And I remember there was a lot of fear. Colors let us know how afraid we should be at any moment in time. “Every” and “one” were replaced by “other,” which was different than the racial or economic others that were more significant before. This was a cultural other.

There was a war we thought we should go to and we thought we would win and we thought we would win quickly. Because you didn’t mess with America. The world would know that soon enough. I remember thinking it’d be inconsequential.

That war wasn’t over yet, but another war began. And we were still afraid. Things became blurry. There were political sides, but who really knew what was going on?

I wasn’t happy when Bush was re-elected, but I wasn’t super passionate about Kerry either.
I was introduced to Barack Obama when I was 17, and I was excited about him and everything he stood for and I was sad that I was still only 17 when the primaries came around because I wanted to vote for him.

I watched his speeches and Will.i.Am’s campaign video over and over again because I think I saw in Obama the possibility of the world as it should be.

When I voted for him in 2008 it was like I was helping to push the nation along in the trajectory of my expectations for it. In many ways 2008 meant to my young adulthood what the ’90s meant to my childhood. And maybe my expectations weren’t met, but we won’t really know what trajectory I helped put us on until the present turns into the past and the future turns into the present.

That brings us to where we are now. One where school shootings are a thing that happens, that aren’t unheard of anymore, that there are very serious drills for — we had lockdown drills when I was in high school, but they were conducted with the implication that they’d never have to be used, because Columbine was far enough behind us that it seemed only an isolated incident. Now it’s different. The naiveté is gone, just like the naiveté of a possible terrorist attack vanished after 2001.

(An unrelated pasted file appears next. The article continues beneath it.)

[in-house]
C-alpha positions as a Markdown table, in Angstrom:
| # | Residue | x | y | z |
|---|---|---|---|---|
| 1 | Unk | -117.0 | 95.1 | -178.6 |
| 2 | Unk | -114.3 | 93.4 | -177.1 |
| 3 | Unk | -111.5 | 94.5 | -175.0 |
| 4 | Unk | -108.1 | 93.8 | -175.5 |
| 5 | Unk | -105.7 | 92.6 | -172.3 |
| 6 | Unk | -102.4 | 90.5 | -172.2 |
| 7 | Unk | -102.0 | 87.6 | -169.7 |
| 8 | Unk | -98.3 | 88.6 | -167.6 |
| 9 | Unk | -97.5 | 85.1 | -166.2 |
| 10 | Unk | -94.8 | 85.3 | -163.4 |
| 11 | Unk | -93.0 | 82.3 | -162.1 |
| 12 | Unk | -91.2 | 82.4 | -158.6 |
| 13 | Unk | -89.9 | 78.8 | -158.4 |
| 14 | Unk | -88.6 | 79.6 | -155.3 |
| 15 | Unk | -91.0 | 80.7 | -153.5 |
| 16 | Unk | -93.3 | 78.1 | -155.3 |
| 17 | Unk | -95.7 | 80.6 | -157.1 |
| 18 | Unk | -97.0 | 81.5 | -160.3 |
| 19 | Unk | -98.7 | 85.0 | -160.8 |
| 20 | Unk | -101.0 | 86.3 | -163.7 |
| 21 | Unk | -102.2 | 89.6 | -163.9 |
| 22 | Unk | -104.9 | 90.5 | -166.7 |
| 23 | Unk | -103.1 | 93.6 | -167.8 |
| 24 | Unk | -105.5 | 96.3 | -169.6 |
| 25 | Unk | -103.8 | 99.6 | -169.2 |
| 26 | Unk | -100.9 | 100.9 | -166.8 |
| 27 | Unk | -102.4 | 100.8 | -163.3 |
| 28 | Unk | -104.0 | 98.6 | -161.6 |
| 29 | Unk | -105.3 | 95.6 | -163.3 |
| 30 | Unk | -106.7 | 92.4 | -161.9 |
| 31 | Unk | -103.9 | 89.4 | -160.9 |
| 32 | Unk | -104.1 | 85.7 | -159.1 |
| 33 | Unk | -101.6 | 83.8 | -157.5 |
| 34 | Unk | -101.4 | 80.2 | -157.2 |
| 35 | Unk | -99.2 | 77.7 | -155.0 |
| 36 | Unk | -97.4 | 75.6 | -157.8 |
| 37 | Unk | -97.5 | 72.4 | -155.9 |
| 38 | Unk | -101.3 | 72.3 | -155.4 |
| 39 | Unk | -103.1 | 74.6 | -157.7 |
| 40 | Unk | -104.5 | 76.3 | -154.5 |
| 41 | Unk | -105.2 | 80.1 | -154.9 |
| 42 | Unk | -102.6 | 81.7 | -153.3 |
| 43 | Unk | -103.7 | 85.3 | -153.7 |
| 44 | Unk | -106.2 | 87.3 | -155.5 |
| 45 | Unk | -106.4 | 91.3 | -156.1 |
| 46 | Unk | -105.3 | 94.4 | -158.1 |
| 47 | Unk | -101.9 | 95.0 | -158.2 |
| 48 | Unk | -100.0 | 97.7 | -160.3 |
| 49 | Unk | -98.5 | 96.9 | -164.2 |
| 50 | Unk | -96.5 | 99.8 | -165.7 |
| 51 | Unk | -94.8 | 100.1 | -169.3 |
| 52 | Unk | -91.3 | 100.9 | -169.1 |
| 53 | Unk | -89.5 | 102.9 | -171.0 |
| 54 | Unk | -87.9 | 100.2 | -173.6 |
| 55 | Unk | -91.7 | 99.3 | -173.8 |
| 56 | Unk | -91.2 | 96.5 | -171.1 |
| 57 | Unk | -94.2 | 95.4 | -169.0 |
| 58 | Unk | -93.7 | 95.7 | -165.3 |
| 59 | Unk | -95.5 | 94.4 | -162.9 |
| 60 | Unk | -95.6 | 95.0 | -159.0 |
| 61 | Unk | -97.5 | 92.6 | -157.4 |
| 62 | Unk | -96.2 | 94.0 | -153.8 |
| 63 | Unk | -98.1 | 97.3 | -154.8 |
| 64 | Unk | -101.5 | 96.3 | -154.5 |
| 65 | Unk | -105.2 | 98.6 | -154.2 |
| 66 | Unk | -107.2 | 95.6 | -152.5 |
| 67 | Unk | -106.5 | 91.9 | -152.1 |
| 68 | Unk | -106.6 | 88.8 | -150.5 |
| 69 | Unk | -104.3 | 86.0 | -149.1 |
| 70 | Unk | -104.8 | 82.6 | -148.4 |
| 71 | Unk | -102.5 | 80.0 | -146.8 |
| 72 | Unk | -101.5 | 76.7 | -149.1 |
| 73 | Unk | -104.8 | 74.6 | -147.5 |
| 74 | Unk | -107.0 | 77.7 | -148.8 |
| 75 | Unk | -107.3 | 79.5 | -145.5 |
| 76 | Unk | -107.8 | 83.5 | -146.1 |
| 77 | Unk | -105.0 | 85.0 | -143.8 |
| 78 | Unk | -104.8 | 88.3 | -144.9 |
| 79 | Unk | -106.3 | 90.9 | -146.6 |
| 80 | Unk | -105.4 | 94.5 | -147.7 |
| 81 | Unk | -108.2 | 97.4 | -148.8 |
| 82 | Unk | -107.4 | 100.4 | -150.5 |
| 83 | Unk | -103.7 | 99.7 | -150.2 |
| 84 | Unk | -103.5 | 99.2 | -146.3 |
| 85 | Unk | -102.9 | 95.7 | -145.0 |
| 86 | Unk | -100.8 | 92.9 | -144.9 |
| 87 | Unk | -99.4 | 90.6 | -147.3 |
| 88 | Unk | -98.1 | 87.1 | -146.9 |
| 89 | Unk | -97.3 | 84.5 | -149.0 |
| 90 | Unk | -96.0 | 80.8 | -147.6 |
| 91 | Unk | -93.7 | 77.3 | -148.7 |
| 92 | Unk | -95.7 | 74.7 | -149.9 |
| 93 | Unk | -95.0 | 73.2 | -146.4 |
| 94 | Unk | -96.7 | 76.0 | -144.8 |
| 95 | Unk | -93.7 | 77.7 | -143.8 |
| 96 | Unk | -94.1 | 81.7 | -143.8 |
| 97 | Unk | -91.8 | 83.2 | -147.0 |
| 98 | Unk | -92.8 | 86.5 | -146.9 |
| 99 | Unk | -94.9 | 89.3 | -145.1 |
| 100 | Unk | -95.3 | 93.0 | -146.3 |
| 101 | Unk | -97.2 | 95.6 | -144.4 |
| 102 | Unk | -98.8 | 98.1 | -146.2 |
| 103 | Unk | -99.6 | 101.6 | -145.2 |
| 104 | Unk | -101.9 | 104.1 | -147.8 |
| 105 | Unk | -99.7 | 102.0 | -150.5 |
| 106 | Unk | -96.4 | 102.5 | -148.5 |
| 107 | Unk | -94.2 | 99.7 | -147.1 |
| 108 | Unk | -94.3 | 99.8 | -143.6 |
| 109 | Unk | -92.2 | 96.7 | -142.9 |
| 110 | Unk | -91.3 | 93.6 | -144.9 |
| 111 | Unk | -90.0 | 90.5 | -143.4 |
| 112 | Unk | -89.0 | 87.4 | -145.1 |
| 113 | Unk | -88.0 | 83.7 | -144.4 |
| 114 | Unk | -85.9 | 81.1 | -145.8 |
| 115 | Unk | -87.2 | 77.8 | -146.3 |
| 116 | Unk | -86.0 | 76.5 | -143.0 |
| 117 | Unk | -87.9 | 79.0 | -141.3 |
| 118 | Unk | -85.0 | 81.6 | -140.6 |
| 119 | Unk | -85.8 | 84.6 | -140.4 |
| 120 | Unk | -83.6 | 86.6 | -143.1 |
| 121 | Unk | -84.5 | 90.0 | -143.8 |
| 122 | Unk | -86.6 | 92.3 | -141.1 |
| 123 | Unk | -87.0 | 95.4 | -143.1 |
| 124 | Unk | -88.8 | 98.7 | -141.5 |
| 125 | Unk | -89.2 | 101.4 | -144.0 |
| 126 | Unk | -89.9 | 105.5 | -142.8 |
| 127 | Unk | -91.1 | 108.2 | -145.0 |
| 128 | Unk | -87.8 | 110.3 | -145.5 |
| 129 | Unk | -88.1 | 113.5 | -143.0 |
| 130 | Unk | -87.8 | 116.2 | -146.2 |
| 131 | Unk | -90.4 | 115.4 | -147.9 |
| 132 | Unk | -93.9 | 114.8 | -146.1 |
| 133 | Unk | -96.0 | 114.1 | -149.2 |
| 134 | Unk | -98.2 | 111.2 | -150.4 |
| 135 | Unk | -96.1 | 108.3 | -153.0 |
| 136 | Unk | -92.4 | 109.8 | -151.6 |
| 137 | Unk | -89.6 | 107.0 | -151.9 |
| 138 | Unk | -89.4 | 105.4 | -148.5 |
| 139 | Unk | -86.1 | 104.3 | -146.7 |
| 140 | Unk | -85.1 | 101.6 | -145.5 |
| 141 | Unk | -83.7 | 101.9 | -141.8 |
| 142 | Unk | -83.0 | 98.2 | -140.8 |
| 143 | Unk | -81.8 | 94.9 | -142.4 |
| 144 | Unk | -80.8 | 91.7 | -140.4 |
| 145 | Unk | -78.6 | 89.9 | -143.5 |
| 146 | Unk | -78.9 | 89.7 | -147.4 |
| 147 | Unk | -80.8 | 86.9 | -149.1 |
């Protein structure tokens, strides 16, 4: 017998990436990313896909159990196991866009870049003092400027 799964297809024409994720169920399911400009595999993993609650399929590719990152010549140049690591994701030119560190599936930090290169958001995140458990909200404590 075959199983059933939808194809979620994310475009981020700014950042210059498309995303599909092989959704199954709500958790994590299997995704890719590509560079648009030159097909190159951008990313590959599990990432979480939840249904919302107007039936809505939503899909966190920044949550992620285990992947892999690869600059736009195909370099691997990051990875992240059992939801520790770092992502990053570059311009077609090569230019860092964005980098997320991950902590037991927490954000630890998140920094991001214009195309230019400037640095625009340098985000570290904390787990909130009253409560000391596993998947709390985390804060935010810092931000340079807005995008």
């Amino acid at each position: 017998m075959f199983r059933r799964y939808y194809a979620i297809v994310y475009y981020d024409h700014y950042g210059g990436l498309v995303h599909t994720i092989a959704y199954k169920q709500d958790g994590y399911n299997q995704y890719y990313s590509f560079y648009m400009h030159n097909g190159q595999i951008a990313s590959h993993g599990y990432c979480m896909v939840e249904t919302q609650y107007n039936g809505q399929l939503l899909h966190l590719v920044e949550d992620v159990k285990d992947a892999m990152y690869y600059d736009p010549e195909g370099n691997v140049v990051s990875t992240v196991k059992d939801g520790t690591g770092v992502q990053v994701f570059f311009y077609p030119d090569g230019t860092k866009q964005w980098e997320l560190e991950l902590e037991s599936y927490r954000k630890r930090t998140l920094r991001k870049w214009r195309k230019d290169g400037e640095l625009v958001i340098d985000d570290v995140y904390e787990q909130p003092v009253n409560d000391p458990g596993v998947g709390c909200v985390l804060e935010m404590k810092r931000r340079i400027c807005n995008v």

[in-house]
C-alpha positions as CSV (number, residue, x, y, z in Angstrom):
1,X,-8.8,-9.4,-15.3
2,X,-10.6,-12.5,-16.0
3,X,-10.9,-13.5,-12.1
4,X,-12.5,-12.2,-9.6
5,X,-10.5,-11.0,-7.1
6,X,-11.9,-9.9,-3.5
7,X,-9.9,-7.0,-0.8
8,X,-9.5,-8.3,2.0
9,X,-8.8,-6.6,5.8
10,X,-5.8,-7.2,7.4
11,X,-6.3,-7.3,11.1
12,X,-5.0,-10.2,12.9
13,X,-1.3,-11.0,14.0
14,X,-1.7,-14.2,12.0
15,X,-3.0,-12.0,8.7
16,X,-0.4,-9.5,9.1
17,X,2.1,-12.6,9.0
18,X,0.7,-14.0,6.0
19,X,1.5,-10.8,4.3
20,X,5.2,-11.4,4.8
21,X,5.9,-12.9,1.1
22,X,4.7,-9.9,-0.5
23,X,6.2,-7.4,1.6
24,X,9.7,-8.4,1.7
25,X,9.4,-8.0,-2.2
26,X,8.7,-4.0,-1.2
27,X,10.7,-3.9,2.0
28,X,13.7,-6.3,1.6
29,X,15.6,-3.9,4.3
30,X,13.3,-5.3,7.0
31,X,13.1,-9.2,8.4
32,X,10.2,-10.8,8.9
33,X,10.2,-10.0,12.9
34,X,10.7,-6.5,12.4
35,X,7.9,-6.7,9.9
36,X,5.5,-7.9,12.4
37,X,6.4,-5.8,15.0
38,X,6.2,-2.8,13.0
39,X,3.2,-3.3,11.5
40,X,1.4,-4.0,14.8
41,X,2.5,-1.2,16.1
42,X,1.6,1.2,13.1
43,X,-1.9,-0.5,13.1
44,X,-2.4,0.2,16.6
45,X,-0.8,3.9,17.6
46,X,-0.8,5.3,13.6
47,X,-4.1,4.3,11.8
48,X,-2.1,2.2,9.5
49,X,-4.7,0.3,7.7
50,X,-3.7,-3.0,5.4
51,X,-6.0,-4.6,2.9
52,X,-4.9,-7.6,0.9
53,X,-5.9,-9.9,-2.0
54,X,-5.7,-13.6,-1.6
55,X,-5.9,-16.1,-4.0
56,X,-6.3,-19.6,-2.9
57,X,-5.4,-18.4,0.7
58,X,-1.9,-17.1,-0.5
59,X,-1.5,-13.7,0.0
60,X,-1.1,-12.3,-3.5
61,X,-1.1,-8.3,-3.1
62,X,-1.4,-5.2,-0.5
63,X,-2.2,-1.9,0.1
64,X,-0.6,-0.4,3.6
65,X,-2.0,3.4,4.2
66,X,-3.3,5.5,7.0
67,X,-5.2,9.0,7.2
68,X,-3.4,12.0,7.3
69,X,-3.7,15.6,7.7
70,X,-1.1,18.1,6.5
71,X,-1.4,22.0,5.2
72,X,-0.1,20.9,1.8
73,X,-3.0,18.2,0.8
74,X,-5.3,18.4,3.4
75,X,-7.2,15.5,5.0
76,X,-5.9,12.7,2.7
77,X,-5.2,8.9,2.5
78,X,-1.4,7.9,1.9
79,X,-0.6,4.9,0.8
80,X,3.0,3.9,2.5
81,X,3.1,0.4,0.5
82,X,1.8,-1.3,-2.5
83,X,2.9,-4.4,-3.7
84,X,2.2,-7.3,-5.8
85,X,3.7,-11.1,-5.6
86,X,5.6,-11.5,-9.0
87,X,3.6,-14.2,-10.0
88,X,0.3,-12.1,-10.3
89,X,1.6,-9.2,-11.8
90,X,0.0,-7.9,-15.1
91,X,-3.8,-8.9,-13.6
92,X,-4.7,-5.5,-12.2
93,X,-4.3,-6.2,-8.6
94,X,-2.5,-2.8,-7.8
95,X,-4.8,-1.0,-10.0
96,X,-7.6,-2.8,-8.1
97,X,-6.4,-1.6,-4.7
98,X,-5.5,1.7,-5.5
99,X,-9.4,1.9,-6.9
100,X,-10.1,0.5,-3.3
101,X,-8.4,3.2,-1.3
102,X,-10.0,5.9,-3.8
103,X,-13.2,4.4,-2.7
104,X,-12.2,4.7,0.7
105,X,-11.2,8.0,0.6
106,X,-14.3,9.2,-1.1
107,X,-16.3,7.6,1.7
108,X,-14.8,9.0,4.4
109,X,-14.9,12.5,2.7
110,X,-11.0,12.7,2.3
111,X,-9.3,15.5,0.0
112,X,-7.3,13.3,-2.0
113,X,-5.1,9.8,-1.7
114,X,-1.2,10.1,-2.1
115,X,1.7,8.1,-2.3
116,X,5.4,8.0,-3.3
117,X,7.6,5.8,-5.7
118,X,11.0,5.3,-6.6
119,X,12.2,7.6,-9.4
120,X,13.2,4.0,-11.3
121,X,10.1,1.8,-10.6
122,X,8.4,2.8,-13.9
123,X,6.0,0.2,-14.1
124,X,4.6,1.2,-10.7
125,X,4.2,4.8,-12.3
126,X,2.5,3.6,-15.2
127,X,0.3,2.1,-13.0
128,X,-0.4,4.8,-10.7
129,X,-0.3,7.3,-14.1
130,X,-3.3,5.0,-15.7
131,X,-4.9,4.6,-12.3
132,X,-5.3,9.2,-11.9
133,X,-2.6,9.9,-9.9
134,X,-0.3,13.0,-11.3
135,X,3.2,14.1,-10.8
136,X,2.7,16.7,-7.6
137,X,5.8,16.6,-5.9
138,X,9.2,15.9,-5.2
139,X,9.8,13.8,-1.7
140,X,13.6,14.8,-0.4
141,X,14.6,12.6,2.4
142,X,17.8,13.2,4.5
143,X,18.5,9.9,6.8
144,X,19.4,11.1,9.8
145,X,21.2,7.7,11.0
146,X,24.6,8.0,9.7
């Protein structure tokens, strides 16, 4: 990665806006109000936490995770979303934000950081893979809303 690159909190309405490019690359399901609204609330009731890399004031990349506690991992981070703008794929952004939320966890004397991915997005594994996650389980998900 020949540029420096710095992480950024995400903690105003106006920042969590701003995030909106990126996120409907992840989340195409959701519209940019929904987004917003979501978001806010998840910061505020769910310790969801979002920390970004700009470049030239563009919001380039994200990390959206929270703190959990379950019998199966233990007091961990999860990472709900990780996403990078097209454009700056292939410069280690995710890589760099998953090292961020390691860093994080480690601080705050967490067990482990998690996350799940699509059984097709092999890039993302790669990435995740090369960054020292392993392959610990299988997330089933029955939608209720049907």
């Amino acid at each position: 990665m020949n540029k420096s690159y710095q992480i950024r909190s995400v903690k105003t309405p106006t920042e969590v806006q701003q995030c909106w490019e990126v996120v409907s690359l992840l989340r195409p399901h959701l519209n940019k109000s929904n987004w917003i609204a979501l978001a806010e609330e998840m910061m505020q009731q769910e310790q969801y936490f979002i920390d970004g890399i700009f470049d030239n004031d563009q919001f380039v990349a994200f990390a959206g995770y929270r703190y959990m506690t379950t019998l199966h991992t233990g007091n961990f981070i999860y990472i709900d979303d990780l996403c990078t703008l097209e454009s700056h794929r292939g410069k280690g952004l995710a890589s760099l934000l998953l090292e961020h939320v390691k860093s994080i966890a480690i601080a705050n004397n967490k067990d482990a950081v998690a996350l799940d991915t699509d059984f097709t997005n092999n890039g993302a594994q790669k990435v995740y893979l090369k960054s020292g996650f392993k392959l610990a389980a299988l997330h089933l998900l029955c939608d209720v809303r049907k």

War is a thing we’re used to. Responding to violence is something we prepare for because we think it actually might happen, not as a matter of “just in case.”

It’ll be less strange to today’s children. Their lives exist wholly in this new world of ours. For them there’s no before. Children of the ’90’s were as naive as the decade in which we were being raised.

We didn’t worry about getting the jobs we wanted. If we worked hard, we were told, the jobs would be there waiting for us. It turns out they’re not. At least not all of them. I worked hard and I went to college and graduated, but right now I’m still only an intern. I’m lucky I get paid to be that. I’m not alone.

I’m not bitter about it. That’s just how things are. I know it’s just going to take a little longer to get where I want to go. And that maybe I’ll get paid a little less.

My expectations had to change because the world changed.

If all events in life only find their true meaning by the narrative in which they exist, then my life works as that narrative. It’s a context to frame our changing world.

That’s what it means to be 23.


This essay received honorable mention in this magazine’s 2013 Young Alumni Essay contest. To see the winners, visit magazine.nd.edu/news/45034/.